Honor MLK with action

When I was a kid, my grandmother took the opportunity on occasions like Martin Luther King Jr Day, to remind us of the struggles and achievements associated with America’s civil rights movement. Martin Luther King Jr is one of our most notable civil rights leaders, and that was the reason we had a holiday in January. When I went to college, and up until this year, the culture around me has treated MLK Day as nothing more than a convenience; a long weekend to make January more bearable during our Christmas hangovers.

This year, I decided to participate in lobbying at our state capitol, in support of WolfPAC’s goal of free and fair elections. While most industries employ professional lobbyists who get paid to find and talk to legislators, we common folk have to use our day off. So we made our way to the state capitol, and visited our local elected officials.

We met one of our state house reps, and chatted for advice about pursuing our elections resolution. We also met with a legislative assistant, Jared, who gave us insight into how change is really accomplished at the capitol. The rules of governing are so complex, that very important decisions tend to be made purely based on which political party is in charge. Regular people have no idea how any of this stuff works. We rely on the politicians and their staff to know what they are doing.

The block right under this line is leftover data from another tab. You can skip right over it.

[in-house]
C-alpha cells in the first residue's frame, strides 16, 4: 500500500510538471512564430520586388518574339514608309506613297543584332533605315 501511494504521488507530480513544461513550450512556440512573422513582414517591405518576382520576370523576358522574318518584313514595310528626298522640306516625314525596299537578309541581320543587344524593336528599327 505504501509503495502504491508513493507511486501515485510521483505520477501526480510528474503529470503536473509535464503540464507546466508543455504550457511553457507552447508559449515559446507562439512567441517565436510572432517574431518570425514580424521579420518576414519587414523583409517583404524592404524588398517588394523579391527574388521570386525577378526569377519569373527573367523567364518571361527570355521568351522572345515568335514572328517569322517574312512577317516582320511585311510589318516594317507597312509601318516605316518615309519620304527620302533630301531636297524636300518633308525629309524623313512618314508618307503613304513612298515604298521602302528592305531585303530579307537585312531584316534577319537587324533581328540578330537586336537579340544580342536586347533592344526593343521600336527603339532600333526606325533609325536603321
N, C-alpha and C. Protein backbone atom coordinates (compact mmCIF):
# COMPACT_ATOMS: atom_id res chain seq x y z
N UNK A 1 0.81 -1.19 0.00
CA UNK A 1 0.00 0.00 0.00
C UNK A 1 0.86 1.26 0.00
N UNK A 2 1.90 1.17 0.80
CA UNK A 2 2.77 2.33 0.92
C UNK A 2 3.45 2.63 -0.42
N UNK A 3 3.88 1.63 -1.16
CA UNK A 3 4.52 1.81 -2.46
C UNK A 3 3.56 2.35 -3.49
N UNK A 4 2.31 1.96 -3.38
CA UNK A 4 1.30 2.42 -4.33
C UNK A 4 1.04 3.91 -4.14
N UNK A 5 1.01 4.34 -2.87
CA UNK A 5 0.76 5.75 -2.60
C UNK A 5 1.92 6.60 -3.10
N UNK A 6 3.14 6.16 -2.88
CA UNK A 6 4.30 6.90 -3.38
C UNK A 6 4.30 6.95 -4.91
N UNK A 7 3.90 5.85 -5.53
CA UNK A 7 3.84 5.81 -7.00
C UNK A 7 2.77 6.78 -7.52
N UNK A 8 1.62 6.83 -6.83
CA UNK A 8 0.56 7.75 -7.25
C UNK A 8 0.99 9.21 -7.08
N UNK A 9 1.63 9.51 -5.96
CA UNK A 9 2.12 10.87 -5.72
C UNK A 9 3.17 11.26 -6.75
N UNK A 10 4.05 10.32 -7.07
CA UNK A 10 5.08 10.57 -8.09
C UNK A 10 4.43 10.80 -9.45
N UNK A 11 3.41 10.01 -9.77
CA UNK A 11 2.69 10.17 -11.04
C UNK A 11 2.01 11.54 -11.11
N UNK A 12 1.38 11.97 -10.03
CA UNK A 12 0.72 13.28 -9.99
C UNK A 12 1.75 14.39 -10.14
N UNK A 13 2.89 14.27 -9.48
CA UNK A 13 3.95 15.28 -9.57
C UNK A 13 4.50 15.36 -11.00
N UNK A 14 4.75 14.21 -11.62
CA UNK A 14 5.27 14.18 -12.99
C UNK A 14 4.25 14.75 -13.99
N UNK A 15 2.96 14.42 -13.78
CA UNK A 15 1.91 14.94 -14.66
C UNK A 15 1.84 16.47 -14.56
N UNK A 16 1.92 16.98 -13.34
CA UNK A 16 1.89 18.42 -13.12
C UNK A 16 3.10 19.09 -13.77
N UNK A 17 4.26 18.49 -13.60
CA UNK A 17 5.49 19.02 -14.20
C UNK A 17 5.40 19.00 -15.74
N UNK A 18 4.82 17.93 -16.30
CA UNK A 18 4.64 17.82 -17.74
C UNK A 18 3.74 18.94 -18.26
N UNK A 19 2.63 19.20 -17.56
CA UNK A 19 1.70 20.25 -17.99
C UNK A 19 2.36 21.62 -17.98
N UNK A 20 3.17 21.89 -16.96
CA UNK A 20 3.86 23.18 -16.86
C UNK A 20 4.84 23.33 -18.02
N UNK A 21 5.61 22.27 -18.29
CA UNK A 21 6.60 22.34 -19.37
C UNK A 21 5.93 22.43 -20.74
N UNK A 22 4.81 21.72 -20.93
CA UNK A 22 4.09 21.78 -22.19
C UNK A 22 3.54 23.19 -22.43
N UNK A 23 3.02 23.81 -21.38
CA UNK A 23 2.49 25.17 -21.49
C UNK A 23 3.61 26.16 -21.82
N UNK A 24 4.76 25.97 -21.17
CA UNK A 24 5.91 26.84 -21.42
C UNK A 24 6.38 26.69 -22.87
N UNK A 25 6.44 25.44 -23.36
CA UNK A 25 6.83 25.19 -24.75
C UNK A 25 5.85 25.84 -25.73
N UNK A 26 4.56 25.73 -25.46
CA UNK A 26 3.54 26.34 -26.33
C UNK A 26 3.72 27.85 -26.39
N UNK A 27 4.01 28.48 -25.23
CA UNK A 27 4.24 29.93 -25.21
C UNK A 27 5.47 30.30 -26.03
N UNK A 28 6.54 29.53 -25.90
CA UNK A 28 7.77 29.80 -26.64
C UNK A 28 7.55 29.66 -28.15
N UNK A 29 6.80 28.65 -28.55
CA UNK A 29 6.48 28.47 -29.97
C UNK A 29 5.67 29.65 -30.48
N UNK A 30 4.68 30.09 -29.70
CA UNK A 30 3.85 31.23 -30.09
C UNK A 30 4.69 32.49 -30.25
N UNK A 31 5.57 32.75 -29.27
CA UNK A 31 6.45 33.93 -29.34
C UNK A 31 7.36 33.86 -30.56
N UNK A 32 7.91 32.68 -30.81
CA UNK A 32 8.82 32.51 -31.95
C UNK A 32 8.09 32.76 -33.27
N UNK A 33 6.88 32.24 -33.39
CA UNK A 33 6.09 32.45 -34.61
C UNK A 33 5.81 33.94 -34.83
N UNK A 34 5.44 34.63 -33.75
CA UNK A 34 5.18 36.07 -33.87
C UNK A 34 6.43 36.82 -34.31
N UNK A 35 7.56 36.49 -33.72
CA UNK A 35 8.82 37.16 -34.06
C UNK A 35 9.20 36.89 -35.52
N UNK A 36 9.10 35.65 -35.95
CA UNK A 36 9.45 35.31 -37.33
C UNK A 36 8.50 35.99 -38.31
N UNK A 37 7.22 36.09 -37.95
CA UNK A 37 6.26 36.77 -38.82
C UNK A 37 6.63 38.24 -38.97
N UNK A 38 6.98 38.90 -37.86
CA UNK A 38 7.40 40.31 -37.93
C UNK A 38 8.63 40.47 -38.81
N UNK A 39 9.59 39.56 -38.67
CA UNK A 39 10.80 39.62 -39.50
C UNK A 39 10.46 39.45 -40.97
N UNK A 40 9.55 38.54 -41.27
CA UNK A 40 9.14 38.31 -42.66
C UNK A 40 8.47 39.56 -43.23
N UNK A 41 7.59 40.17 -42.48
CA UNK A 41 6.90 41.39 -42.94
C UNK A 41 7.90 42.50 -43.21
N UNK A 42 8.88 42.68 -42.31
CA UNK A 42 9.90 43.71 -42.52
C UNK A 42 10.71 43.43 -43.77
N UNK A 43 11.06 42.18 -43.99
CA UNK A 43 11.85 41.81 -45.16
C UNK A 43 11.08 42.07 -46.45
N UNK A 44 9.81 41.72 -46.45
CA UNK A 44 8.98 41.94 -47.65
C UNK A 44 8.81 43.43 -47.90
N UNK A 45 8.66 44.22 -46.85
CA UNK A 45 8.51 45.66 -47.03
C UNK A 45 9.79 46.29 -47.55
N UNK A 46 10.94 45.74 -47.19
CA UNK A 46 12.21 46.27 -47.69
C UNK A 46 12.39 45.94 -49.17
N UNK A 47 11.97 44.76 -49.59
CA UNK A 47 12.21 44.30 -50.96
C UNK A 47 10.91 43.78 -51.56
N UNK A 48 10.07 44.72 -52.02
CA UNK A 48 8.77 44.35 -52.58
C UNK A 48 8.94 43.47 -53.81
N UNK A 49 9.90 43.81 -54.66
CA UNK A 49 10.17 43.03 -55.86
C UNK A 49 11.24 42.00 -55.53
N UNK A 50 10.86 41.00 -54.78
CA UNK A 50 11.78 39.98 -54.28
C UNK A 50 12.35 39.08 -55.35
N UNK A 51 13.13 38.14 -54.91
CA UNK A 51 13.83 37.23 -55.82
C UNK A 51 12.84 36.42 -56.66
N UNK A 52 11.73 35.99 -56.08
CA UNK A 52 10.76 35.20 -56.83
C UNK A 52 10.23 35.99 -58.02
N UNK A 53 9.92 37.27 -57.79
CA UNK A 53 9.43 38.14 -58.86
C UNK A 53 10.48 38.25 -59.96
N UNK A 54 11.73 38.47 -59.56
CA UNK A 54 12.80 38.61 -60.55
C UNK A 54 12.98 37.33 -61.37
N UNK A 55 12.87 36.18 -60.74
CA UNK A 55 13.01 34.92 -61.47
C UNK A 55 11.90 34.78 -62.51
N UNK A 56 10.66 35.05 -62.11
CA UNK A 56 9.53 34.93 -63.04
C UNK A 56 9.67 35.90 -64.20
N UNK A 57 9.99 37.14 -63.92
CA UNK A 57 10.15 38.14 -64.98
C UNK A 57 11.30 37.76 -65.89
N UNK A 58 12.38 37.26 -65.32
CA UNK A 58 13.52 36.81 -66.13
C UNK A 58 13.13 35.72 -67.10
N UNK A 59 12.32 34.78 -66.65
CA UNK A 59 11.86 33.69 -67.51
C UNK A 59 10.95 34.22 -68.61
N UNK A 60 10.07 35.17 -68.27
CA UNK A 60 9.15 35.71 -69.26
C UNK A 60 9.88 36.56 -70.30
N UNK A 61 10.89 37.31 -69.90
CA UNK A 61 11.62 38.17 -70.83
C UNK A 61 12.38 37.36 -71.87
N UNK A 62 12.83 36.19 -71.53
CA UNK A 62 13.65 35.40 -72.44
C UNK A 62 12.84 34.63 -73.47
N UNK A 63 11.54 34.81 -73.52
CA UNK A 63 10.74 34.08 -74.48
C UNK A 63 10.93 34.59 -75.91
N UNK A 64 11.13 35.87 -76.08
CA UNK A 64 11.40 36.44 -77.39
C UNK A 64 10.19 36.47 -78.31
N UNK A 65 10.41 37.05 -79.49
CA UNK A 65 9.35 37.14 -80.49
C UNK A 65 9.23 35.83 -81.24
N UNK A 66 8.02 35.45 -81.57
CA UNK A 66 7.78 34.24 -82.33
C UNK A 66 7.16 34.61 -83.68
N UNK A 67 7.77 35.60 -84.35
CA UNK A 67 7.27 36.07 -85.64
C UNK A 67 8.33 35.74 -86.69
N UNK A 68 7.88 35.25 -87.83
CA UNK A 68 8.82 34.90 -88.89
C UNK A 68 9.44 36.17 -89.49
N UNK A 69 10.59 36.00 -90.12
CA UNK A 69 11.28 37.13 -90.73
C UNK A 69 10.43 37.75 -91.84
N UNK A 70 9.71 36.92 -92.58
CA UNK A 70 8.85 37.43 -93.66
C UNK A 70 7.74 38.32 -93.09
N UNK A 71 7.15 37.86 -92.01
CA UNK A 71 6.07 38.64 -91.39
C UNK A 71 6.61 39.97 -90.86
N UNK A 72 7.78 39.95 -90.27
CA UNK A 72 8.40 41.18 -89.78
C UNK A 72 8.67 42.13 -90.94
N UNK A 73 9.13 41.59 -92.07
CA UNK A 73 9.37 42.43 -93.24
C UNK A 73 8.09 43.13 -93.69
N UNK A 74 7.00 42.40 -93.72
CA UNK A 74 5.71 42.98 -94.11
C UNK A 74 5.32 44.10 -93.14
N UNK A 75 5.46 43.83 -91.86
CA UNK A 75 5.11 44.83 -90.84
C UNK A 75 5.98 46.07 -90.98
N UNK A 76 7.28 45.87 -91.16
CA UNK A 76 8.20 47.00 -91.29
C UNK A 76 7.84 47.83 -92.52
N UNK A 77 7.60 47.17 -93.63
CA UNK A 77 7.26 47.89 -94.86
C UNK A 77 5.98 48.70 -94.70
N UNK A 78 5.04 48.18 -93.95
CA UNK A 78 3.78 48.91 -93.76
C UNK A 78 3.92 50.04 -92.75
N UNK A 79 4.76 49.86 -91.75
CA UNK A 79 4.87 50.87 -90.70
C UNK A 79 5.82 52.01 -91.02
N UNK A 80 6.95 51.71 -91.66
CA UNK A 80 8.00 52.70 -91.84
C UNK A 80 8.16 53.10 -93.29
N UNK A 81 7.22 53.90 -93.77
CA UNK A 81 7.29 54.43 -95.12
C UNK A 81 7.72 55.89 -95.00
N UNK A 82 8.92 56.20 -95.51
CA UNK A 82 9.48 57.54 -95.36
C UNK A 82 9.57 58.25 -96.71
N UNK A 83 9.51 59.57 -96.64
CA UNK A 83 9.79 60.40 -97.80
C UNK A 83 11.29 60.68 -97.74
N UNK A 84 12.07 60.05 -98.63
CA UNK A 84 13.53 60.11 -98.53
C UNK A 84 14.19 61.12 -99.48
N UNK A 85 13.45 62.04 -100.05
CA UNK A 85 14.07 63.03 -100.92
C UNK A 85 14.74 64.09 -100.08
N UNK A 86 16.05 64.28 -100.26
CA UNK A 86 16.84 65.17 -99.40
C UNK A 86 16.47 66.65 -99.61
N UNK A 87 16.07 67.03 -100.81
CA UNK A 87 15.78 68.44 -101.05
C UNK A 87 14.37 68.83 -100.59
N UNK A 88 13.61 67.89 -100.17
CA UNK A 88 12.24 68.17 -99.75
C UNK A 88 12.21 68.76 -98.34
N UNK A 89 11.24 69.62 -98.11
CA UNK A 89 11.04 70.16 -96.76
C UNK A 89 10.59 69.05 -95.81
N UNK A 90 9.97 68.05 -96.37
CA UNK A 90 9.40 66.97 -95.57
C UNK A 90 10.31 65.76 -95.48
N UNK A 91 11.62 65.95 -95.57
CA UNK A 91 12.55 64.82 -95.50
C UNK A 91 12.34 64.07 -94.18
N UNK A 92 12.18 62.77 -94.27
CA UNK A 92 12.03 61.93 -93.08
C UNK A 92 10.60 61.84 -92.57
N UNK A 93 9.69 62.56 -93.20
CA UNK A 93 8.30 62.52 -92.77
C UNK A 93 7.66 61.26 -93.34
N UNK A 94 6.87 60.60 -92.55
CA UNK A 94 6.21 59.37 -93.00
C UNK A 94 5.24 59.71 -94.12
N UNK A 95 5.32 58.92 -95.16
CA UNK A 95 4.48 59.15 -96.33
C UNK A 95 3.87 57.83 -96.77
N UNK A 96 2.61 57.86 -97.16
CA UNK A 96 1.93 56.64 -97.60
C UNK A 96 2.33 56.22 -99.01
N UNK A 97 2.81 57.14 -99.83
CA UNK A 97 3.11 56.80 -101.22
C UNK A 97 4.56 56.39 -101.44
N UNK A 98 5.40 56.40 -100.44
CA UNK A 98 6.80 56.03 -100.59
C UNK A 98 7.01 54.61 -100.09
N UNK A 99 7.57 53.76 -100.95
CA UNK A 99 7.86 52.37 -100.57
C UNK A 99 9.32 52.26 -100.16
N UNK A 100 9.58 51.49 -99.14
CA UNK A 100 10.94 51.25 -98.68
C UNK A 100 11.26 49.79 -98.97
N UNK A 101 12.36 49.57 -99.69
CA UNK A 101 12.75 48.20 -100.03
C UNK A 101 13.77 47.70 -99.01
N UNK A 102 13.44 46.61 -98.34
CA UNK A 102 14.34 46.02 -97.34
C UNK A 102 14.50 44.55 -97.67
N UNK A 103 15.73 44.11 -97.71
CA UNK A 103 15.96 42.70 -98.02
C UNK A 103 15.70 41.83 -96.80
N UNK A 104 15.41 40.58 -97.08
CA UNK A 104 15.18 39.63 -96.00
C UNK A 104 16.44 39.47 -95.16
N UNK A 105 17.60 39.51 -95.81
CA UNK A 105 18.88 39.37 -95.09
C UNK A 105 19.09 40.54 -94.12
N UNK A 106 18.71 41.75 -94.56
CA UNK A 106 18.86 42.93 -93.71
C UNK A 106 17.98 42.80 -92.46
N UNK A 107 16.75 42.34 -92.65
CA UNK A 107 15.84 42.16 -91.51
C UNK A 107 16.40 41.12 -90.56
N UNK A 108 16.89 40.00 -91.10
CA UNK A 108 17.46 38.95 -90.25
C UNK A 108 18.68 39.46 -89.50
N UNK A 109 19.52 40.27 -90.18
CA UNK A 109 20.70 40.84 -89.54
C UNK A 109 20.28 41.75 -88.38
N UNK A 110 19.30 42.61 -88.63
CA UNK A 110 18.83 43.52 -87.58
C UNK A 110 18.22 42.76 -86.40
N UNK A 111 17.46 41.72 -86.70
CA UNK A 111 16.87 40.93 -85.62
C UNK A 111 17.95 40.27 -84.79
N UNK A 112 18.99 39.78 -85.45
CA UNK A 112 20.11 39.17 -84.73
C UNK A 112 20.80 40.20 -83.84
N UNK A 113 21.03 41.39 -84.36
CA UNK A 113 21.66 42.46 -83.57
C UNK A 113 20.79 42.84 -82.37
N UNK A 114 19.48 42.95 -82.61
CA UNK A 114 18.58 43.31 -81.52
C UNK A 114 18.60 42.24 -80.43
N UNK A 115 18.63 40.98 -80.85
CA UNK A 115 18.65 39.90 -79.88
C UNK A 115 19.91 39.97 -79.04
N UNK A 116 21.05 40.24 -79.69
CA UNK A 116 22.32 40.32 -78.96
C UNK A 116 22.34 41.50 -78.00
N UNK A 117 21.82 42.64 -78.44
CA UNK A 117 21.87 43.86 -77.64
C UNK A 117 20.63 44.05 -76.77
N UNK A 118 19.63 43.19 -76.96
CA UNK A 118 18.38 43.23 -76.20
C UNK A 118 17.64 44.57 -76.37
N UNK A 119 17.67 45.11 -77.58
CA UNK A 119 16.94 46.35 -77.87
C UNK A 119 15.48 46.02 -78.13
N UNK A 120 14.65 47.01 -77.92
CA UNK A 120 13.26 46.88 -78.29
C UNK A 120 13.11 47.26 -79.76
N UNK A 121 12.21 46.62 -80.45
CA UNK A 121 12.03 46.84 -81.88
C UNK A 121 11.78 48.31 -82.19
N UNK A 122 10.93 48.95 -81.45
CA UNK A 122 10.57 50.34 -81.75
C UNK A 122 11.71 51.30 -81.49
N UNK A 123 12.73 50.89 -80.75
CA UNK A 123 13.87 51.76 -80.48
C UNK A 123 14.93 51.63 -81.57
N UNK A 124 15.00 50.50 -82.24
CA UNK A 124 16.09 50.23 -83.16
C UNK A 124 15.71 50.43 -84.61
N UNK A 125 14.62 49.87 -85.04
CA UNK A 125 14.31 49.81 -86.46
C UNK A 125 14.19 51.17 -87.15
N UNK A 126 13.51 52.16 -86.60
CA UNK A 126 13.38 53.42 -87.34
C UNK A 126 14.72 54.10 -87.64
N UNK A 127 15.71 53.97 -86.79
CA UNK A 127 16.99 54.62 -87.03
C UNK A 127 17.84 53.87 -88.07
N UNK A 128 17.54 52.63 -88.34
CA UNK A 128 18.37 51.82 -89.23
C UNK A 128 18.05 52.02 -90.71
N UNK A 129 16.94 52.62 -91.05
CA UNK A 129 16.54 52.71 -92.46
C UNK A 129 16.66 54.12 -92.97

So why don’t we elect people we can trust at the national level? We just take whoever the major parties shove in the ring, simply because they have the money to do it. This is a problem in both of the major parties,and pretty much explains why congress has huge reelection rates despite horrible satisfaction ratings. The obvious answer is to give people more or better options, but we don’t. We should replace the currently bought politicians with better ones, but we can’t. Voter participation is generally terrible throughout the country, because so many potential voters have abandoned hope for an actual “good” option on the ballot.

So in the spirit of doing something, we did. MLK did not think we were finished with his work by the time he was assassinated. He wouldn’t want us to do nothing in his honor. MLK was a real socialist; the kind who believe in improving lives through change. And he knew that change requires action.